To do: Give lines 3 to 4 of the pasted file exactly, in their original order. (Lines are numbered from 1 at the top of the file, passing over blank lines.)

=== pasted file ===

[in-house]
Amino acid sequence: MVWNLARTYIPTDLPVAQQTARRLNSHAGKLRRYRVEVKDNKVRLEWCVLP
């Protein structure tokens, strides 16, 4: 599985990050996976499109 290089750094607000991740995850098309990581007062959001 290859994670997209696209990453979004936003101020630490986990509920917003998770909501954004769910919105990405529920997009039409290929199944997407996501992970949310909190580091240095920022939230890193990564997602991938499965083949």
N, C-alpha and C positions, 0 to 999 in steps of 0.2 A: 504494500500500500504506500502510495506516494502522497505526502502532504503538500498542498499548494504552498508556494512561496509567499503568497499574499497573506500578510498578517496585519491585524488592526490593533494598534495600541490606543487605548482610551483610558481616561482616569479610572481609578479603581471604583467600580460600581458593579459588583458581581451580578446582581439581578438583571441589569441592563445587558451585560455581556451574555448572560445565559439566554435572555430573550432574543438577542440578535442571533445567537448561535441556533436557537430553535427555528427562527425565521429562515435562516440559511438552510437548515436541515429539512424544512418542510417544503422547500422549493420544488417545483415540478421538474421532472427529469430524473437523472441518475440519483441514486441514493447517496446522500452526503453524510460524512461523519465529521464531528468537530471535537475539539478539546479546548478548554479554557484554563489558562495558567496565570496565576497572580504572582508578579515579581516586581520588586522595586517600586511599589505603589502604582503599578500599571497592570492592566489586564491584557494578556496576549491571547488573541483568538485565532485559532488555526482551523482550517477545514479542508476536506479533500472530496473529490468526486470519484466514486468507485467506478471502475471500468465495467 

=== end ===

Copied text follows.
């Protein structure tokens, strides 16, 4: 599985990050996976499109 290089750094607000991740995850098309990581007062959001 290859994670997209696209990453979004936003101020630490986990509920917003998770909501954004769910919105990405529920997009039409290929199944997407996501992970949310909190580091240095920022939230890193990564997602991938499965083949």
N, C-alpha and C positions, 0 to 999 in steps of 0.2 A: 504494500500500500504506500502510495506516494502522497505526502502532504503538500498542498499548494504552498508556494512561496509567499503568497499574499497573506500578510498578517496585519491585524488592526490593533494598534495600541490606543487605548482610551483610558481616561482616569479610572481609578479603581471604583467600580460600581458593579459588583458581581451580578446582581439581578438583571441589569441592563445587558451585560455581556451574555448572560445565559439566554435572555430573550432574543438577542440578535442571533445567537448561535441556533436557537430553535427555528427562527425565521429562515435562516440559511438552510437548515436541515429539512424544512418542510417544503422547500422549493420544488417545483415540478421538474421532472427529469430524473437523472441518475440519483441514486441514493447517496446522500452526503453524510460524512461523519465529521464531528468537530471535537475539539478539546479546548478548554479554557484554563489558562495558567496565570496565576497572580504572582508578579515579581516586581520588586522595586517600586511599589505603589502604582503599578500599571497592570492592566489586564491584557494578556496576549491571547488573541483568538485565532485559532488555526482551523482550517477545514479542508476536506479533500472530496473529490468526486470519484466514486468507485467506478471502475471500468465495467 